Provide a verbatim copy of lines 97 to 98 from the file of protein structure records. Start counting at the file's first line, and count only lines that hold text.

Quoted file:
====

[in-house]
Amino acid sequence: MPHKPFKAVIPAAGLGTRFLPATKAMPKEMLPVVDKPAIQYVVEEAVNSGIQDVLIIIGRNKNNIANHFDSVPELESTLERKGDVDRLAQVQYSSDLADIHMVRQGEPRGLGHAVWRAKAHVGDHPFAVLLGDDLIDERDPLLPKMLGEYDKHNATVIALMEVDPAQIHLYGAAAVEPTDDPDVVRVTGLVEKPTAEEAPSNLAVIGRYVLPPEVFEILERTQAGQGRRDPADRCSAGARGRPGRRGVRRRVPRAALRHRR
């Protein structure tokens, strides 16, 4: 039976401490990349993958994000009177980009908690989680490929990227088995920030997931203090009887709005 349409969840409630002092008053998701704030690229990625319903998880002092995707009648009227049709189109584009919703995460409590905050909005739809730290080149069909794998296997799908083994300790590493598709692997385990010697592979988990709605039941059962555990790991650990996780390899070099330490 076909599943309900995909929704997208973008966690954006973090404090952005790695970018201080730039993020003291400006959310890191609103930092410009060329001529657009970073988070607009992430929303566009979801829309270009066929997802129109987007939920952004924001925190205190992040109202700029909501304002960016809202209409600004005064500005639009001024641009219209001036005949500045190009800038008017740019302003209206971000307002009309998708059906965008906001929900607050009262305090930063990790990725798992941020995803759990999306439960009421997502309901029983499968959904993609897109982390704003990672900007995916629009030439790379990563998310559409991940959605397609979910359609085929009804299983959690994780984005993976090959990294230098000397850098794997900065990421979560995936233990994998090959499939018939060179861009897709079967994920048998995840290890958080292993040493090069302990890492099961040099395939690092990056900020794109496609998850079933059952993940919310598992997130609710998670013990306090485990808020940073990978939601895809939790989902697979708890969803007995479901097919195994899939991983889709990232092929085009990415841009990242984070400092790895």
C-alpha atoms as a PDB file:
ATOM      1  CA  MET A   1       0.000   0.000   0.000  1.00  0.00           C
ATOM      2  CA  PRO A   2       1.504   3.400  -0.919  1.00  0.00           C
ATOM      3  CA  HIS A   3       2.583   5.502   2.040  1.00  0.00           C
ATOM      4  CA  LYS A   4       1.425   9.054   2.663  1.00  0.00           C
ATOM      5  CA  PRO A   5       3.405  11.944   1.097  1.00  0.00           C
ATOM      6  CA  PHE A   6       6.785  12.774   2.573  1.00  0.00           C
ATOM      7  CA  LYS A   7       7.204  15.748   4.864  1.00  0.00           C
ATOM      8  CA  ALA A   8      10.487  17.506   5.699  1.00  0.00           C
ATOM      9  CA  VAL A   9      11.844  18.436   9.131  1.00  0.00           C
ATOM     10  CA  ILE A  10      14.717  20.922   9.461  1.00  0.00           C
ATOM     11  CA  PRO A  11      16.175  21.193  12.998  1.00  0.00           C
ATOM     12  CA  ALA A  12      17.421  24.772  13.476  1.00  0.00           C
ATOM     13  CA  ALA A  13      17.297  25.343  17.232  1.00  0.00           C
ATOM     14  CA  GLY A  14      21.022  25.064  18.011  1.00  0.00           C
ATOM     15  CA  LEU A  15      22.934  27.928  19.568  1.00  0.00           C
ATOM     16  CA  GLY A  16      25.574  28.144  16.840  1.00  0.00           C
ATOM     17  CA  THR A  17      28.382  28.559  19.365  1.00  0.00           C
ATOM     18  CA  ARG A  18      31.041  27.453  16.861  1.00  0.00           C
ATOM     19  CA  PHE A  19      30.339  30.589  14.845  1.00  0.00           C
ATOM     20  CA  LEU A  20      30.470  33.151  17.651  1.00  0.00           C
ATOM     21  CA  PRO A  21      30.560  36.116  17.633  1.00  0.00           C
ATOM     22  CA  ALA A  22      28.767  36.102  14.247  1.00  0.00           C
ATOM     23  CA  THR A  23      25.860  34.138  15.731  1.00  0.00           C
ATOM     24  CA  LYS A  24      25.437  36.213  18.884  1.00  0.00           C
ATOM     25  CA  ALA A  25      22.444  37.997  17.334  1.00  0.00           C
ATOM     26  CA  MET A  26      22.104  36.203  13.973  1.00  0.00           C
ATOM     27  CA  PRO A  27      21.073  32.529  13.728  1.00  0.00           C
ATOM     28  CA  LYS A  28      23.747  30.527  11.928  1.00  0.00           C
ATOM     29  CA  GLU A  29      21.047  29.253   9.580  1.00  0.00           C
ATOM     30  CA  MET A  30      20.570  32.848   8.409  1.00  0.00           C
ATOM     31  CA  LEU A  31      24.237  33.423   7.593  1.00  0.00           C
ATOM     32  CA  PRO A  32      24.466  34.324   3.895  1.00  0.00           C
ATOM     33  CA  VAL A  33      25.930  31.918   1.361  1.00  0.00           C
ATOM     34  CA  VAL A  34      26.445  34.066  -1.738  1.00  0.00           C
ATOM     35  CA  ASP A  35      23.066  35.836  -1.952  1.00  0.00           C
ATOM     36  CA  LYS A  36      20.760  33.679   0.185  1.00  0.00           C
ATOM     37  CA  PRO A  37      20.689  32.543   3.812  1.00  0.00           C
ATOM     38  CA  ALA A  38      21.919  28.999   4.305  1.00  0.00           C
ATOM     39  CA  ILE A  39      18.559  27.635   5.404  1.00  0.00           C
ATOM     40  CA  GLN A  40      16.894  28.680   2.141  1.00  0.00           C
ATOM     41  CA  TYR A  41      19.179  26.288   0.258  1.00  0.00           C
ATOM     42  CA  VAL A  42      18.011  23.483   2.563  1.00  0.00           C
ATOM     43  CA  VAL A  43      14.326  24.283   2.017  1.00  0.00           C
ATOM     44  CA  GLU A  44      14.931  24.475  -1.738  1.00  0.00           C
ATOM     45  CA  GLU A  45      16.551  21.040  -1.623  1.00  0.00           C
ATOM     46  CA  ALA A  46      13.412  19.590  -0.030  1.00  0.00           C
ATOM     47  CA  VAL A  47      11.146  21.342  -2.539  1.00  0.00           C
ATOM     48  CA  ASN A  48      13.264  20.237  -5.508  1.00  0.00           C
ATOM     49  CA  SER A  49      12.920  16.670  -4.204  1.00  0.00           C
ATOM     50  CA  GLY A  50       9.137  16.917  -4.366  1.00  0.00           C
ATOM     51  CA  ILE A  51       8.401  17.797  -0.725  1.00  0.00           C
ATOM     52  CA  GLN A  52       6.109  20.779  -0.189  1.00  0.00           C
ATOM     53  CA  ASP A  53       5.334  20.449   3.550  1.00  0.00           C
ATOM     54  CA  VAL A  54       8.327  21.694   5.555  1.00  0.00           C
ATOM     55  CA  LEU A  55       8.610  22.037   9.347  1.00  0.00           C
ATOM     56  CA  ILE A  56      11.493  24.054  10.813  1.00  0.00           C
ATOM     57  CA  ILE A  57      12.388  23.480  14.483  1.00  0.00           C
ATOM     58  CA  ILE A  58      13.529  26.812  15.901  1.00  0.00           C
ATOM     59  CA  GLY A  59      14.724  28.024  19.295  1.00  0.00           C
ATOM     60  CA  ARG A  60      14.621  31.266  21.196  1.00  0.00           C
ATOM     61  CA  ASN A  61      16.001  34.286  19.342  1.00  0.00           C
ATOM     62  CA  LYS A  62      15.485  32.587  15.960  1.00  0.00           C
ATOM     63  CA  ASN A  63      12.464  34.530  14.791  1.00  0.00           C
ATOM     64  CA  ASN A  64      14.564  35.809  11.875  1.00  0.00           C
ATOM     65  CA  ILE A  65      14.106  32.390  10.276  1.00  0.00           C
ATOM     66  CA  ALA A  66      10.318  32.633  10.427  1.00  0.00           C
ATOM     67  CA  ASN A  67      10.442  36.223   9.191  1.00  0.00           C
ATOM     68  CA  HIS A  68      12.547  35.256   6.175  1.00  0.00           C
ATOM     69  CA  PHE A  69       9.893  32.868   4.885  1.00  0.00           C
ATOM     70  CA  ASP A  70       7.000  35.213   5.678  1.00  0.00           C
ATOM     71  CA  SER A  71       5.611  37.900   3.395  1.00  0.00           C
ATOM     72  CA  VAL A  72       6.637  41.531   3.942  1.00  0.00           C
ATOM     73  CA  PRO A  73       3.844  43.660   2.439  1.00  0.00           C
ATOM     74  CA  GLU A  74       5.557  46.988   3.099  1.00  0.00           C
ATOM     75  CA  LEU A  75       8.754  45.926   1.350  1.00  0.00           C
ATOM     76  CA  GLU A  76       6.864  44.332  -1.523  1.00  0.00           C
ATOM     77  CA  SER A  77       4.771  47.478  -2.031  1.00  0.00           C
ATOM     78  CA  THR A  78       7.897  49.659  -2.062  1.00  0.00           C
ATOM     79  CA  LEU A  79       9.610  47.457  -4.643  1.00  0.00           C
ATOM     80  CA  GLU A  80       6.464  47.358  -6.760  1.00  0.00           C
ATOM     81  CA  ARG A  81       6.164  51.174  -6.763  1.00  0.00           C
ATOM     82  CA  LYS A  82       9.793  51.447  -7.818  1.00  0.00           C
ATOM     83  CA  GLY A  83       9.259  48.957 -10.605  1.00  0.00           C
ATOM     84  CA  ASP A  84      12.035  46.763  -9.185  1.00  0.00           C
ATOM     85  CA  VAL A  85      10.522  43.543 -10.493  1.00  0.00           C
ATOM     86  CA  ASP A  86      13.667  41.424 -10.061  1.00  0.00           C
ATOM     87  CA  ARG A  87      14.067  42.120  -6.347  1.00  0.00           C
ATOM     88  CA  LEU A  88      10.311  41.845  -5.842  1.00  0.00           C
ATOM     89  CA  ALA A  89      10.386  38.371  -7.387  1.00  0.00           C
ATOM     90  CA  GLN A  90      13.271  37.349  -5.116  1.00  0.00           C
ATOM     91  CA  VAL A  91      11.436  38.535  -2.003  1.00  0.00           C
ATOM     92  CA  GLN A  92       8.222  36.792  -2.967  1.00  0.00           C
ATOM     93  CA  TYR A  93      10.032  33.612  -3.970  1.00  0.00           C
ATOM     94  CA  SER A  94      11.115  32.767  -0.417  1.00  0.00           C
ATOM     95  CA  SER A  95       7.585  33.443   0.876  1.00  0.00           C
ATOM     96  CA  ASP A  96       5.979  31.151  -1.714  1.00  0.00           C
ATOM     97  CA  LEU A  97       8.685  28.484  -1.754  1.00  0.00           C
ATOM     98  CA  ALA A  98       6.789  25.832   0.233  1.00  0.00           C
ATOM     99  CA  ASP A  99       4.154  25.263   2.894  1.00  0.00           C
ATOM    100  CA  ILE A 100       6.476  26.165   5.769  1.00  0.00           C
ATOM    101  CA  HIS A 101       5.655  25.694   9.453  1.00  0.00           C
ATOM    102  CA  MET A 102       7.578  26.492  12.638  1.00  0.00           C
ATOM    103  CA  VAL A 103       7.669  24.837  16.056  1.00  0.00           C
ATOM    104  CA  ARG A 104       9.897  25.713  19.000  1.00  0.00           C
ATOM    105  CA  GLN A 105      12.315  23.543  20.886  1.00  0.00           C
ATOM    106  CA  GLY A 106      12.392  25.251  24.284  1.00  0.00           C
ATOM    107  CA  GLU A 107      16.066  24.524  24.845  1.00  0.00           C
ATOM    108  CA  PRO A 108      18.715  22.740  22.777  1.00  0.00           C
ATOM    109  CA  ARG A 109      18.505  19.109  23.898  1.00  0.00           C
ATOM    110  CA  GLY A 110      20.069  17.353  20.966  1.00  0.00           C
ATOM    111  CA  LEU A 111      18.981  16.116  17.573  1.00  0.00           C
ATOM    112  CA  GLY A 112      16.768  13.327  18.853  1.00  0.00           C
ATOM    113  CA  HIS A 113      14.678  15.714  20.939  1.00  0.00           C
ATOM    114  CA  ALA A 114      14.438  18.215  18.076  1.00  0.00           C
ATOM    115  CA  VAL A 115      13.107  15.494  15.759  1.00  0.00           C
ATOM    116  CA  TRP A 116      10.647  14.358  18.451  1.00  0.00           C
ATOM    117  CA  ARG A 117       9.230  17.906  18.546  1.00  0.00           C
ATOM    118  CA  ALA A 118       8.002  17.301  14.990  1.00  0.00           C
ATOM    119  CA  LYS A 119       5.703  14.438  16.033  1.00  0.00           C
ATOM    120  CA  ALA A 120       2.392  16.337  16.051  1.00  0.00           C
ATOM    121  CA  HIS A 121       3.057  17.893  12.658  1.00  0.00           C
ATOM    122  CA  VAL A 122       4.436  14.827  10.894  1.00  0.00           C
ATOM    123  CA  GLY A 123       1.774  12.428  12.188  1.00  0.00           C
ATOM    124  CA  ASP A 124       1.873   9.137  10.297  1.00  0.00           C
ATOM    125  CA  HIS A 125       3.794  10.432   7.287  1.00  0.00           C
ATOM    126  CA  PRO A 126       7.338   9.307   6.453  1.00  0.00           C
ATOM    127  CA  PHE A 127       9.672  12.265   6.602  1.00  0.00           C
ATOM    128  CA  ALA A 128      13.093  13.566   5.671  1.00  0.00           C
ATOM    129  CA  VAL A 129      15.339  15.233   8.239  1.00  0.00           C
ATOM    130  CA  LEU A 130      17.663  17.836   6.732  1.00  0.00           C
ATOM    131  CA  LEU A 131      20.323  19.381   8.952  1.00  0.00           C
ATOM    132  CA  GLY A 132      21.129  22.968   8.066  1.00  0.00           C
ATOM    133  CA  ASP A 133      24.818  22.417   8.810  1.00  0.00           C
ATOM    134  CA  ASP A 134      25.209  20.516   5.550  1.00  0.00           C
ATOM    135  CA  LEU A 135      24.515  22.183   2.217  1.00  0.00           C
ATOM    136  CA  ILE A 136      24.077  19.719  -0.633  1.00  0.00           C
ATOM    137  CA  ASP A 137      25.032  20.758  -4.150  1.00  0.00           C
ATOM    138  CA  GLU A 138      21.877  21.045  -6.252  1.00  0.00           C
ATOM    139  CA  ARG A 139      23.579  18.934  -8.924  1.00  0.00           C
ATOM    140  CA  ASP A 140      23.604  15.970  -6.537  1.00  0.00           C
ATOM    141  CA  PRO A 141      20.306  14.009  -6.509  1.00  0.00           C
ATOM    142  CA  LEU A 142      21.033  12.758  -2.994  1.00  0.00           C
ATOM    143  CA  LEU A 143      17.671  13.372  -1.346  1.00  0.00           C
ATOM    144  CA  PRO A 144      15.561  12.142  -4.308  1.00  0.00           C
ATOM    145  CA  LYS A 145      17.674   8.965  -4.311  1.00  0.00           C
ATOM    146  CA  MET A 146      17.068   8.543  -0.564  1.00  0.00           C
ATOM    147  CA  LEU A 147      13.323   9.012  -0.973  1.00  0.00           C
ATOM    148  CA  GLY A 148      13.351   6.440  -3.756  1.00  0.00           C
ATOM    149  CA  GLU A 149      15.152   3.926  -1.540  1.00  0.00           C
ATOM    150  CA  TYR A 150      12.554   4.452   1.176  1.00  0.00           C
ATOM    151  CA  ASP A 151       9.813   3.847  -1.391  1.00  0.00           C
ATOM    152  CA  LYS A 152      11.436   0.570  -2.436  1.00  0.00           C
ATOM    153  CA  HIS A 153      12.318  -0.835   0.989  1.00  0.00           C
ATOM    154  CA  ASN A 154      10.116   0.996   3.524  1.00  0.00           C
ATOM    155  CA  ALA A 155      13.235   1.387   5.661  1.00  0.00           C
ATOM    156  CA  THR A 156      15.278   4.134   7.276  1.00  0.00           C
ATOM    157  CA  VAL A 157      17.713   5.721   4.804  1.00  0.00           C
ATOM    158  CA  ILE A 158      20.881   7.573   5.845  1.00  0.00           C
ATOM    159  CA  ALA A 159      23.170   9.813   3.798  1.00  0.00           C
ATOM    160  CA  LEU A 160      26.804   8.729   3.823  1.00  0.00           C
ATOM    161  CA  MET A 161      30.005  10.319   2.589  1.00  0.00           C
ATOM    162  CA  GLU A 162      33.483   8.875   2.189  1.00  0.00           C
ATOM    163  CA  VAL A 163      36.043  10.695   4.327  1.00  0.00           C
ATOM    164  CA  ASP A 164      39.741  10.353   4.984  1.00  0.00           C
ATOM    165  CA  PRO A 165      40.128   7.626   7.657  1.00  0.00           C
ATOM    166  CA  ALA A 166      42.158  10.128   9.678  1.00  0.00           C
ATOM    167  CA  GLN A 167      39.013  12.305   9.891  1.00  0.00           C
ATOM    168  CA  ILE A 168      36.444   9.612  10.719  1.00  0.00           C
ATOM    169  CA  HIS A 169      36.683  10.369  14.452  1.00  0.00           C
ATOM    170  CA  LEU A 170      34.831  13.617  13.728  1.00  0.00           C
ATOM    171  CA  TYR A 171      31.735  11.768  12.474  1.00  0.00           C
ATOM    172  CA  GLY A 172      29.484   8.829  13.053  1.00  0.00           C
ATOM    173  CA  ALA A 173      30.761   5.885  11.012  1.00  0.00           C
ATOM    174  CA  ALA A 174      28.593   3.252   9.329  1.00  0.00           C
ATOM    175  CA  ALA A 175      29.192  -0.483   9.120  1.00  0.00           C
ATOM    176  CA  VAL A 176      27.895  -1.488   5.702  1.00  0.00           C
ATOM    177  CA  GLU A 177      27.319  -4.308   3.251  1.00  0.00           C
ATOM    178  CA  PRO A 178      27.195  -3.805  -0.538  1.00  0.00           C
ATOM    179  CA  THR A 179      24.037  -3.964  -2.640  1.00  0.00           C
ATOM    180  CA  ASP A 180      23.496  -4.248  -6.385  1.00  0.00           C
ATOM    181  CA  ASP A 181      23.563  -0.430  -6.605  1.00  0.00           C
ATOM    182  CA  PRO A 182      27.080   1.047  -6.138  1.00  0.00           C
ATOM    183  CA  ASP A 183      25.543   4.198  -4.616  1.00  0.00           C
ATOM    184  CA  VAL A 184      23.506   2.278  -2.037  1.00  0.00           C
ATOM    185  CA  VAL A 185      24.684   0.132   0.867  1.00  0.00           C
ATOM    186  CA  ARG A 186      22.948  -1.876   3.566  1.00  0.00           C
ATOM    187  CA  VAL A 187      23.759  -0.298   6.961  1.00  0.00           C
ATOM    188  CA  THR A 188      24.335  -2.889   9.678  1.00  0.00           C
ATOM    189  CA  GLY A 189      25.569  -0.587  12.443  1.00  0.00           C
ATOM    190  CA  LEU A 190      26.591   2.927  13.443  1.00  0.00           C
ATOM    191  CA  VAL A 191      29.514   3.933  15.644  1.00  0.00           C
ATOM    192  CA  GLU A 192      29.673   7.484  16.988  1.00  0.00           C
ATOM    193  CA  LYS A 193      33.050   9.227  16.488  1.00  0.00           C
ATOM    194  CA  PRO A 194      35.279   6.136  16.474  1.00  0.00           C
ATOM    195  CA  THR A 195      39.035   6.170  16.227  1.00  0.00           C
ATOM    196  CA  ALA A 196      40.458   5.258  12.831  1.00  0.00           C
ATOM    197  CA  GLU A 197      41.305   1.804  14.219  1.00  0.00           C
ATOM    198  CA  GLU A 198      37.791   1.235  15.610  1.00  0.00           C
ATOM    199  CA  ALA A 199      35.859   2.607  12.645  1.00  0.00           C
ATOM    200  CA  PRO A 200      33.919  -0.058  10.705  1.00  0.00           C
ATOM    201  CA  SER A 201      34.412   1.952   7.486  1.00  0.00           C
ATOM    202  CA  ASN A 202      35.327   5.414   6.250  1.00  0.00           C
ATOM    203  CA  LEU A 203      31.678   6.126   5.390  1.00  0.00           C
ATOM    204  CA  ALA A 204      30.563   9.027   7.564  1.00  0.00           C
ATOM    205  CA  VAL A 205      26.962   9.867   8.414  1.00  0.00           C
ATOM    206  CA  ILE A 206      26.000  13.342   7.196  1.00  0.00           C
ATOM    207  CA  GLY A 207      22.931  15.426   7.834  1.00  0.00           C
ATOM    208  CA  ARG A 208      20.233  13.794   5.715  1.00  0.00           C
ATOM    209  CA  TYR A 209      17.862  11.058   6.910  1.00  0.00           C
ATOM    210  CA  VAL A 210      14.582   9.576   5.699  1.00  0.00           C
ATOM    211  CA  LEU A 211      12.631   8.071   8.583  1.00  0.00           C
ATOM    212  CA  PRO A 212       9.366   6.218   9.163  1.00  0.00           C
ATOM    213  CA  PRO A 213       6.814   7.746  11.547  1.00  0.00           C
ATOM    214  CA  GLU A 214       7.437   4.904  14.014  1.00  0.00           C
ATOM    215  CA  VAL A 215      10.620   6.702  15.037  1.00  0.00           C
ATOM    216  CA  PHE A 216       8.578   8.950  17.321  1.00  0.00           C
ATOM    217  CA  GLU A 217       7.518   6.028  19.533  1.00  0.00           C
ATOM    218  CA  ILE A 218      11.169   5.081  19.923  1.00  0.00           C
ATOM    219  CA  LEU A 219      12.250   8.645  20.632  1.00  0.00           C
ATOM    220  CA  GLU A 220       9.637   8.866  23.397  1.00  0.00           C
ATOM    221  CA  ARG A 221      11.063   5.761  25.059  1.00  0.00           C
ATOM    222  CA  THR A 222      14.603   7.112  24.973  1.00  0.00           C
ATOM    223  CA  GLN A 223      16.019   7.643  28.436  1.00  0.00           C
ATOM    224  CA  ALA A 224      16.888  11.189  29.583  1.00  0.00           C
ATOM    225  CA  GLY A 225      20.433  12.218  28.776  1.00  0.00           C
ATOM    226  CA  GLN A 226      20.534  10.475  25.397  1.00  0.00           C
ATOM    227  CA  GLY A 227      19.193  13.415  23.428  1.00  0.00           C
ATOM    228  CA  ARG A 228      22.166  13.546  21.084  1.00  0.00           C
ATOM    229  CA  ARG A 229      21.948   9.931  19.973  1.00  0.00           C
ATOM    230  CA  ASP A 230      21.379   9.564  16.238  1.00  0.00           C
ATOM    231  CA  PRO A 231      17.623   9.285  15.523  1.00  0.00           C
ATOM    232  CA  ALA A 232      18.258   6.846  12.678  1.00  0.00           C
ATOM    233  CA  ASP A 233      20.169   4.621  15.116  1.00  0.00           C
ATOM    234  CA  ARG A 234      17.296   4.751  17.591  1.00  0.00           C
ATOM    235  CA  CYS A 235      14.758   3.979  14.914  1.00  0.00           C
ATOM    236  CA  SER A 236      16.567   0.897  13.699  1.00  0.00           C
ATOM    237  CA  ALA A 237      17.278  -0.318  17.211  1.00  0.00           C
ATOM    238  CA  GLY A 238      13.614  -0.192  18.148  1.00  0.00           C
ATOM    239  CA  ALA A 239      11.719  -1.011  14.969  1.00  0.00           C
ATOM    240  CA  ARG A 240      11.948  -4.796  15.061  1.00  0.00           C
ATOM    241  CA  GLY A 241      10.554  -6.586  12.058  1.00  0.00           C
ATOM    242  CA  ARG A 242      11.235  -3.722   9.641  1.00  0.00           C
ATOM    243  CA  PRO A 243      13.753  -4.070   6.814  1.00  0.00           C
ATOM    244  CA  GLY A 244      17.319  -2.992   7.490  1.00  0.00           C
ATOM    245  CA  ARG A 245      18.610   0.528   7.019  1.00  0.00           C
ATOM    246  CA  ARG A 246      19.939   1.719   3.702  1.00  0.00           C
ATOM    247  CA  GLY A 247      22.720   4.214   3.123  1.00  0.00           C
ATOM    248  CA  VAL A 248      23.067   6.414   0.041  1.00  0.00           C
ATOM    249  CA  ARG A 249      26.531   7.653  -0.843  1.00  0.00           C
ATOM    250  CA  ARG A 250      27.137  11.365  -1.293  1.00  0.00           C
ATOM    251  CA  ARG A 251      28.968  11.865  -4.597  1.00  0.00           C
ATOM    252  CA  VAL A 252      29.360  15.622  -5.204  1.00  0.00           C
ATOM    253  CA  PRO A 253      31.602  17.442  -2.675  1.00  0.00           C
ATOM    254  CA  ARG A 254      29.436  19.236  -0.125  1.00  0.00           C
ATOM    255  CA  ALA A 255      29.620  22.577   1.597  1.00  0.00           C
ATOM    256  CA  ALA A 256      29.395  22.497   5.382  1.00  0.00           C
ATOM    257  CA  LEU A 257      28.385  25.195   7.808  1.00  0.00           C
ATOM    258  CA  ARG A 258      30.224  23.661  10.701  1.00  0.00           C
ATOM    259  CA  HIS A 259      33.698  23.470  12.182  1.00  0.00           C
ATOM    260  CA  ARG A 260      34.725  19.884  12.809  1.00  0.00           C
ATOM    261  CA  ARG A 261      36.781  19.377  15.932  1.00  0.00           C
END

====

ATOM     93  CA  TYR A  93      10.032  33.612  -3.970  1.00  0.00           C
ATOM     94  CA  SER A  94      11.115  32.767  -0.417  1.00  0.00           C